Preliminary analysis of long-term hydrological data shows that sediment dynamics of Russian Arctic rivers is largely affected by hysteresis effects in relation of water discharge to suspended sediment concentration (SSC). The role of large-scale geomorphic and geocryological conditions in sediment transport is still relatively understudied. This research aims to assess the links between hydrogeomorphology and regularities of sediment formation and movement in Russian Arctic rivers. A dataset containing information on measured water discharges and SSC for 27 gauges on 16 medium and large rivers of the Russian Arctic was used in this research. Clockwise hysteresis is typical during spring events, while in summer counterclockwise and ‘figure eight’ curves are widely observed. The results show that the form of the rating curve can be attributed to the dominant sediment source, dominant channel pattern and, to certain extent, to the cross-section position within the river basin. Seasonality in hysteresis effects reflects the role frozen ground dynamic plays in sediment flux formation. Thus, reaction of permafrost landscapes on the widely observed climate shift should lead to significant changes in sediment transfer systems.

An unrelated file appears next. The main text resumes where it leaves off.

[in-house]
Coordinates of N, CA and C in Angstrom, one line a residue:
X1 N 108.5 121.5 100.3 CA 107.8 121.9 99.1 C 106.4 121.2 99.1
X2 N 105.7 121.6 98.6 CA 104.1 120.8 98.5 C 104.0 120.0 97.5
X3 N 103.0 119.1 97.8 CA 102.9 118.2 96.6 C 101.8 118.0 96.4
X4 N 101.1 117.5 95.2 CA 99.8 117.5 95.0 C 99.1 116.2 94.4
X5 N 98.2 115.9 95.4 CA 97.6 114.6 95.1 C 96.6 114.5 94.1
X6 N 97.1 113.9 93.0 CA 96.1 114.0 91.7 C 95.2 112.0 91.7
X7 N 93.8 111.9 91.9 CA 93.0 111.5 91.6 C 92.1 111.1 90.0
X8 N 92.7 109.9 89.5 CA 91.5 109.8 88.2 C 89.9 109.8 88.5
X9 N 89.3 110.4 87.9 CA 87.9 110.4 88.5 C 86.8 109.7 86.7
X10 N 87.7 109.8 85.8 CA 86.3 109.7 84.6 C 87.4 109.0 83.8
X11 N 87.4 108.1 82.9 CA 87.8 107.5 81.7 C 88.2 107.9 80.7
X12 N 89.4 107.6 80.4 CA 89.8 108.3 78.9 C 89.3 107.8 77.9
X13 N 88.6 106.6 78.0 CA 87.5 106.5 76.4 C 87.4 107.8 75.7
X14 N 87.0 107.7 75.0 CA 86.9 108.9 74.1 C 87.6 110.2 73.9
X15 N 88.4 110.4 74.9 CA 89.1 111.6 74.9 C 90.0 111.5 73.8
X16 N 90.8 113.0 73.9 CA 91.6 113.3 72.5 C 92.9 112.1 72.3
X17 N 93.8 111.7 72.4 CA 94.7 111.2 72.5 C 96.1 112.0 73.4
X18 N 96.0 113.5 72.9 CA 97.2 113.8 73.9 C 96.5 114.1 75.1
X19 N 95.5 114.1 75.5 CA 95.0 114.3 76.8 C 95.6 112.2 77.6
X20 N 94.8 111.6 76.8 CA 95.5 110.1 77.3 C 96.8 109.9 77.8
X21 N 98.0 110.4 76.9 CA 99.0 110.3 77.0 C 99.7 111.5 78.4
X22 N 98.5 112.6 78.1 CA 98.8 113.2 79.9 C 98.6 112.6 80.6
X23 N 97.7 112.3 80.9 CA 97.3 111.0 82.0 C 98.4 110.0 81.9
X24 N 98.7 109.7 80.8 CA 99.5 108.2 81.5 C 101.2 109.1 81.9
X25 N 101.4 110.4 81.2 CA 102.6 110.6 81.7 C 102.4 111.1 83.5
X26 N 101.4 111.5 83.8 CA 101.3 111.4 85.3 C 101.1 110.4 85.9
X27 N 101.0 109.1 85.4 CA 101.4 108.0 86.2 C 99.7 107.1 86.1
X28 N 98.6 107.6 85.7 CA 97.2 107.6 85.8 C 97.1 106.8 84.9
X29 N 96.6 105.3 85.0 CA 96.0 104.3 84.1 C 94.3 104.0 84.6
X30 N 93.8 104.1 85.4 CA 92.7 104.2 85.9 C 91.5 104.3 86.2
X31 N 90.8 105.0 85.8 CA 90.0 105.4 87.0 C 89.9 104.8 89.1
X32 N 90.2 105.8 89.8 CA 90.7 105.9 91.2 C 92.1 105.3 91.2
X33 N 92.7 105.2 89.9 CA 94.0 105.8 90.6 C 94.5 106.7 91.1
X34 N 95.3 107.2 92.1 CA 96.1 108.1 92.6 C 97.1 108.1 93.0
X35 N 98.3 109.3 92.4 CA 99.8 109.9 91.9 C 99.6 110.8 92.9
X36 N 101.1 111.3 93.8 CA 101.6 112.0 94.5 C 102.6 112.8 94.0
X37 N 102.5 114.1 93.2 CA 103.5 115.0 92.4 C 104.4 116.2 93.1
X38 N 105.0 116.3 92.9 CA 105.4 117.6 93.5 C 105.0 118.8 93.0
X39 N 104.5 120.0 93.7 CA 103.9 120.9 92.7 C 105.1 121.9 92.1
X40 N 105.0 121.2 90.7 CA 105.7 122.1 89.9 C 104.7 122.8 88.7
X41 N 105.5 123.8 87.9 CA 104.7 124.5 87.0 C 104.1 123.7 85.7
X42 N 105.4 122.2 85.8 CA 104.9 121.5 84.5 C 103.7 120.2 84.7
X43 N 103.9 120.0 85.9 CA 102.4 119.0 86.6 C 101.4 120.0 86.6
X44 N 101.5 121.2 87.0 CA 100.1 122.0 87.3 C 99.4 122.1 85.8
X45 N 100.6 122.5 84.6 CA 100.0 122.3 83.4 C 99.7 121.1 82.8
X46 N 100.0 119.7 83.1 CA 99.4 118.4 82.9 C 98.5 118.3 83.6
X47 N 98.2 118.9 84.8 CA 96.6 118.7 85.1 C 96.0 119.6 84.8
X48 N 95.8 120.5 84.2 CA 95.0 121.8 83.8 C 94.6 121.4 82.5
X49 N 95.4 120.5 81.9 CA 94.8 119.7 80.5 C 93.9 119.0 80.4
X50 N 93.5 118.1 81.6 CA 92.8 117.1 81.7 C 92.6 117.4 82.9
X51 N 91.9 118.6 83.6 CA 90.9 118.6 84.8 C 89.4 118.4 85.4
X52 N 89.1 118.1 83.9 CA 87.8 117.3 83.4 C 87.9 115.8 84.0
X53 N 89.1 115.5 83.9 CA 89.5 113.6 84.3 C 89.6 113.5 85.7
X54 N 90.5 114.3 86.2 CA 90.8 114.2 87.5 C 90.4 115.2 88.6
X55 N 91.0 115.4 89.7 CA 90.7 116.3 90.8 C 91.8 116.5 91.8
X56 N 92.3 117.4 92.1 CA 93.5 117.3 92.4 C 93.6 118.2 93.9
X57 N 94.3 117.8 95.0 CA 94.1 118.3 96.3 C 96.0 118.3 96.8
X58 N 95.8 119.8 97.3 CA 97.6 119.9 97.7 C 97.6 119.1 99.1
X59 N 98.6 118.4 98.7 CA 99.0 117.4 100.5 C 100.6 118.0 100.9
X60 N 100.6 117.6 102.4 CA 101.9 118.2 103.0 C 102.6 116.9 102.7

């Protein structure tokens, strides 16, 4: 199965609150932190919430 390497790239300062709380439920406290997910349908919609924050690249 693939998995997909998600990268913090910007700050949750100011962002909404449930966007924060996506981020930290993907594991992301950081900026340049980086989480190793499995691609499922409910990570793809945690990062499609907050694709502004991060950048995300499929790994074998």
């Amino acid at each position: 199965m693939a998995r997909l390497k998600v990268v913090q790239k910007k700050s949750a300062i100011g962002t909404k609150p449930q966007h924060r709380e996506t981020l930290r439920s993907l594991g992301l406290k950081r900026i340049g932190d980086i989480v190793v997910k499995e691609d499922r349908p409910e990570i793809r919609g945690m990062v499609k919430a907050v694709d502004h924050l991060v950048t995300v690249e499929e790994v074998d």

INTRODUCTION